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Is there any difference between distributions of cadmium in different soils with the same fertiliser history?


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Cadmium (Cd) is a potentially biotoxic metal that can be absorbed by soils and plants. The amount of Cd in NZ soils has previously increased following application of phosphate fertilisers. Cd concentration in three soil types: Te Kowhai, Horotiu and Bruntwood is being investigated. All three soils often occur in the same paddock, so have the same fertiliser history. However, these soils have contrasting drainage and mineralogical characteristics. Two paddocks with all three soils were sampled (depth of 60 cm) from a dairy farm near Hamilton and Cd concentration was determined. Initial results suggested that total Cd in the poorly drained Te Kowhai was higher than in Bruntwood/Horotiu. In some topsoils, Cd concentrations were greater than 1 mgkg-1, which according to Tiered Fertiliser Management System, would require fertiliser management by a “balanced programme” to ensure that Cd will not exceed an acceptable threshold (1.8 mgkg-1) in the next 50 years.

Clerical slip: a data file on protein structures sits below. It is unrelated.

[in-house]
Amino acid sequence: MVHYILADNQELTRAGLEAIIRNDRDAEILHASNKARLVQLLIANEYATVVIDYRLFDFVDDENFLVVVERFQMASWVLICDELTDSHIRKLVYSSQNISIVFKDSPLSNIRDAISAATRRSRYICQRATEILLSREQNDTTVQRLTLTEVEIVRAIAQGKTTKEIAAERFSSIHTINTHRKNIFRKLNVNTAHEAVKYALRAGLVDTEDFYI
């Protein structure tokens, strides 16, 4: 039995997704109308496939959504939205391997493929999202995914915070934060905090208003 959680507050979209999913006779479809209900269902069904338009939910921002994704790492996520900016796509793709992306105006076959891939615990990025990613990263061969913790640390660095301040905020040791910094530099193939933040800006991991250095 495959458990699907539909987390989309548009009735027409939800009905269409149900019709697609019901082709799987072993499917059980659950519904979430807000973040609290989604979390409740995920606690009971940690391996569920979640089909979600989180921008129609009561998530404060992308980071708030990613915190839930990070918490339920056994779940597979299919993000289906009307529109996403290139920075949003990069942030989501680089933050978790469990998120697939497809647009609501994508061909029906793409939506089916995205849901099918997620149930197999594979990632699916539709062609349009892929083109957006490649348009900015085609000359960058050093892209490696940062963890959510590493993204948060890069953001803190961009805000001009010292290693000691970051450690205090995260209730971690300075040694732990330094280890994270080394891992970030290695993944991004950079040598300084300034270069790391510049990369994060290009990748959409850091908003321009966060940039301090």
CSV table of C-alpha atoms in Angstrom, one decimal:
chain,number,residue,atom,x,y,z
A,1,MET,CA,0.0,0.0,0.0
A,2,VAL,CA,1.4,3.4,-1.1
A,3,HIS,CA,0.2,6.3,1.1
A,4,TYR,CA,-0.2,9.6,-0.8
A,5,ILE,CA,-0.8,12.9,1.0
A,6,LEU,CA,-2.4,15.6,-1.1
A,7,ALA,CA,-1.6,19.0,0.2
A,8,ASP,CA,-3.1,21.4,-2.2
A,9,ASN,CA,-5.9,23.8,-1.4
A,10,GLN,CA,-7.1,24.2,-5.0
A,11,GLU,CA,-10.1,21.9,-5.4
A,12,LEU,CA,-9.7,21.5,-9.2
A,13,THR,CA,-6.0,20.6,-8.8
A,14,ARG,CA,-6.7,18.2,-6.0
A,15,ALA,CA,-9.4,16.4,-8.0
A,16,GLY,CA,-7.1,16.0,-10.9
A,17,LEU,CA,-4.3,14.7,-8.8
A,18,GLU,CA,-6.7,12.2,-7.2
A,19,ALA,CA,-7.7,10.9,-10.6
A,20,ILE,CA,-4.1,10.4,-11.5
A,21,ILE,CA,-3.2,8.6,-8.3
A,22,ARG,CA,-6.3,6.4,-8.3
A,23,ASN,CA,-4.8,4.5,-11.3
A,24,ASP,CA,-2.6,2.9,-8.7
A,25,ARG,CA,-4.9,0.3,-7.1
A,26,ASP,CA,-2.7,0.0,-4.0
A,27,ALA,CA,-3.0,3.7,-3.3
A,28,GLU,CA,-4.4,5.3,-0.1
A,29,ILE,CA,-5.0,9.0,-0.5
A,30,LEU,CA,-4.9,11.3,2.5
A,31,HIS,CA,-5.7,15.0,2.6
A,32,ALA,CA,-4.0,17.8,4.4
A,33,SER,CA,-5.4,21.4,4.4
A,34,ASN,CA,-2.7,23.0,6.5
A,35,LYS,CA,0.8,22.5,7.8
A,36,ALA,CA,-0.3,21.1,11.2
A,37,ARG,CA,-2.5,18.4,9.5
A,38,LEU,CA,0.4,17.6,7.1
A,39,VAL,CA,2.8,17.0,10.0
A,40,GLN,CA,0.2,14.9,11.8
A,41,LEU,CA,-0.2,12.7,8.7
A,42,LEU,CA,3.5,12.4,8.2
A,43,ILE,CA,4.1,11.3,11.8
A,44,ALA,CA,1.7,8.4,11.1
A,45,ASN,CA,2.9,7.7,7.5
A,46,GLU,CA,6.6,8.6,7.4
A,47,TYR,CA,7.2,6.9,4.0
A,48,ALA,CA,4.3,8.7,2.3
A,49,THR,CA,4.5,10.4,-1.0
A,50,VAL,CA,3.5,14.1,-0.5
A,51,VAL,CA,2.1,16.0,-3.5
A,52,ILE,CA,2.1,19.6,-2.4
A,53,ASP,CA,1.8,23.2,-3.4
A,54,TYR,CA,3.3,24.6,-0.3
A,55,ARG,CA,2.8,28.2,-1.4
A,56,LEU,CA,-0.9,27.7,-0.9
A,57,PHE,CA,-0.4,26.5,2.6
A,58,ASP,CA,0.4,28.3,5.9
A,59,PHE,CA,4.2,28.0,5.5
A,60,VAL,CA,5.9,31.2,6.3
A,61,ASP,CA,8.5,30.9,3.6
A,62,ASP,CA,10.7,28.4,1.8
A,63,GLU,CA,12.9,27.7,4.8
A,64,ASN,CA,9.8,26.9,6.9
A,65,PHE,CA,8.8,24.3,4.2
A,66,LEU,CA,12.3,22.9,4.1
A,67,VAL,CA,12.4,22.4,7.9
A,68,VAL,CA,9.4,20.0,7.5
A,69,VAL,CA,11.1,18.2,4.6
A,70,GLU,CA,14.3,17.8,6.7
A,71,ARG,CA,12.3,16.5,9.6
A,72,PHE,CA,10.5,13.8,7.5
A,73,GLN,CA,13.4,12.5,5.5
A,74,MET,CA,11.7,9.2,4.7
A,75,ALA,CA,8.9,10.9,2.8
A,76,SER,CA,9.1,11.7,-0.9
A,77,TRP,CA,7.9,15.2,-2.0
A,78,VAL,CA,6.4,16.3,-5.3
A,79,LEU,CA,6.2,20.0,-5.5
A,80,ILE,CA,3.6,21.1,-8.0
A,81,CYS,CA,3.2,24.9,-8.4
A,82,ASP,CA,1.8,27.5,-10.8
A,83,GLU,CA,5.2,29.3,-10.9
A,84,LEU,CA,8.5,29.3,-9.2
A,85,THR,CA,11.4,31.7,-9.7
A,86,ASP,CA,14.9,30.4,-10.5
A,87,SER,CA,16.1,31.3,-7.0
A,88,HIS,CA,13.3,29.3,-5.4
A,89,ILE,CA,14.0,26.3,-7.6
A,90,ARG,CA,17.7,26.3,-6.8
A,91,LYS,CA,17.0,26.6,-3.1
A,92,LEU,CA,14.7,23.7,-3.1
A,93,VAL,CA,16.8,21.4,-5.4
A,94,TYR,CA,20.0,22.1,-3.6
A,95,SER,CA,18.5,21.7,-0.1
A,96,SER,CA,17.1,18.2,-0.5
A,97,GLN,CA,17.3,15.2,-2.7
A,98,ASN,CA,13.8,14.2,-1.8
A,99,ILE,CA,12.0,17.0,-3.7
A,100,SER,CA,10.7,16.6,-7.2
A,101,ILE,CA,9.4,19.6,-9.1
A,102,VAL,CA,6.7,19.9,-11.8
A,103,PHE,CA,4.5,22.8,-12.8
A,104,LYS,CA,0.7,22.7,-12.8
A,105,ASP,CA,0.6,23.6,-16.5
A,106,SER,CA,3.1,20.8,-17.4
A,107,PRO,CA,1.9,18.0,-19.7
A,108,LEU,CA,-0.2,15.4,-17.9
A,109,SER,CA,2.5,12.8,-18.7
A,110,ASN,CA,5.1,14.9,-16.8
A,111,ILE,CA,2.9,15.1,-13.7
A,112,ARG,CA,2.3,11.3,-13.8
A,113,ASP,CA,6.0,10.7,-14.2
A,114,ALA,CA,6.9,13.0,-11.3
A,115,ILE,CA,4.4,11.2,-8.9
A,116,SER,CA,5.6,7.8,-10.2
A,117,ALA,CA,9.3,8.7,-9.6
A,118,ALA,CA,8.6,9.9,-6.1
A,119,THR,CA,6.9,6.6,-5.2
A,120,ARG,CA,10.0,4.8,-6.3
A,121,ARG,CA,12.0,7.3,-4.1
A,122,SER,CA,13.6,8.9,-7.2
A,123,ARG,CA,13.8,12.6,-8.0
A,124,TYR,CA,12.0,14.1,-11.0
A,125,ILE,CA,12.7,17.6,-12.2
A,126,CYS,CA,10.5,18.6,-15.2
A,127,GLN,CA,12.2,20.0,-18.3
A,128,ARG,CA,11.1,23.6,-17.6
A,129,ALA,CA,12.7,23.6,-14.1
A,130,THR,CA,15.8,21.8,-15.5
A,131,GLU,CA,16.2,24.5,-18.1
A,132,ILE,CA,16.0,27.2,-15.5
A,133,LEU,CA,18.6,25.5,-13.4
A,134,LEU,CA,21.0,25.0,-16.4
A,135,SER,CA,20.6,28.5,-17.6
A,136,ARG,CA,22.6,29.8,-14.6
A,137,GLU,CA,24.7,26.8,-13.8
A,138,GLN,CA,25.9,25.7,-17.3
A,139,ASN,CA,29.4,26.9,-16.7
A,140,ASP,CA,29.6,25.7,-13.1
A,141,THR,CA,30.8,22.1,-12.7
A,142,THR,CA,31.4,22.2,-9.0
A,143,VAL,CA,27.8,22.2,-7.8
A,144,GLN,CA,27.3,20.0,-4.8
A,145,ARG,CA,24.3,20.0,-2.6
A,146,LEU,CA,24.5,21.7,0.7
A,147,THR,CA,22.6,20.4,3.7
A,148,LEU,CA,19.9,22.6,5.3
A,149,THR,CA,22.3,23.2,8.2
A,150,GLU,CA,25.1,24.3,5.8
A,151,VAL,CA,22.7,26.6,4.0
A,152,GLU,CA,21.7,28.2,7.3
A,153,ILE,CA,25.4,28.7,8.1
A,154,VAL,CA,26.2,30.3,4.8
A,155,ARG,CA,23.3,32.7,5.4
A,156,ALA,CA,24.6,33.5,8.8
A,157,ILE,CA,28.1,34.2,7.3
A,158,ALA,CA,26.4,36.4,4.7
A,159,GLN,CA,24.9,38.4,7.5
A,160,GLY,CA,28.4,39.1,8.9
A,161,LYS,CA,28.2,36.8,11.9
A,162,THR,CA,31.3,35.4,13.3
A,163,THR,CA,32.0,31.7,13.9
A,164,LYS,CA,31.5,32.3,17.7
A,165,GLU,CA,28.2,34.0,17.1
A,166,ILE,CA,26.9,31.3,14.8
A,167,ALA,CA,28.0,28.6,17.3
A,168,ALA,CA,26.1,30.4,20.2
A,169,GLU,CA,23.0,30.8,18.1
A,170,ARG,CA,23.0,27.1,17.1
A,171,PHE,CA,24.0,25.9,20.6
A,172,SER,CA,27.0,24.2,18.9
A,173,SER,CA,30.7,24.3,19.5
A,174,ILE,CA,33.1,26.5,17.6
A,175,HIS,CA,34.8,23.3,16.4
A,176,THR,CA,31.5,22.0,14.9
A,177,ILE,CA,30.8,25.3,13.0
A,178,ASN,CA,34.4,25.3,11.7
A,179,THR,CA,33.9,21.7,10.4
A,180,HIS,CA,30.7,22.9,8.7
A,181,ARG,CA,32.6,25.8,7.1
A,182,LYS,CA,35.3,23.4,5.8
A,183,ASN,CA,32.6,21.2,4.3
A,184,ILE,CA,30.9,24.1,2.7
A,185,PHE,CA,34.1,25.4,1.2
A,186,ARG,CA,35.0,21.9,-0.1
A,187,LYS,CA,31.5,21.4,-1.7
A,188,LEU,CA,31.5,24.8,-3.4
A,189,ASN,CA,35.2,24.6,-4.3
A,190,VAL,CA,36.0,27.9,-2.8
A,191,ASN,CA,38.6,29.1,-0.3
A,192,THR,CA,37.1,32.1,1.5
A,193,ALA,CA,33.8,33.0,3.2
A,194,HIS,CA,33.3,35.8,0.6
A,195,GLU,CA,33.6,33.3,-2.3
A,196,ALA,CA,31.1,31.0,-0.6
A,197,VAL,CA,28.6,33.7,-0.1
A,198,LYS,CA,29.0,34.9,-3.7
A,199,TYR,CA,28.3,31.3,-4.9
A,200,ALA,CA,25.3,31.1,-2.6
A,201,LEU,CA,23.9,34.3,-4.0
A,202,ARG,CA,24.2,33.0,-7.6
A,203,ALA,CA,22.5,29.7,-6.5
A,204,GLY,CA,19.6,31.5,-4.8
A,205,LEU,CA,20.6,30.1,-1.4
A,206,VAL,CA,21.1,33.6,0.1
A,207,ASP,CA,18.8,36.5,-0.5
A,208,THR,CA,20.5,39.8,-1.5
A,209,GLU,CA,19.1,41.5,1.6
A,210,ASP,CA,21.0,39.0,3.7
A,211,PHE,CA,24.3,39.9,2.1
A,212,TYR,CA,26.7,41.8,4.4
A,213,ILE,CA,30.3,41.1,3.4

Item Type: Paper presented at a conference, workshop, or other event which was not published in the proceedings
Uncontrolled Keywords: Cadmium, soils
Subjects: Q Science > Q Science (General)
Divisions: Schools > Centre for Science and Primary Industries
Depositing User: Maddie Zadeh
Date Deposited: 22 Jan 2018 20:37
Last Modified: 21 Jul 2023 04:50

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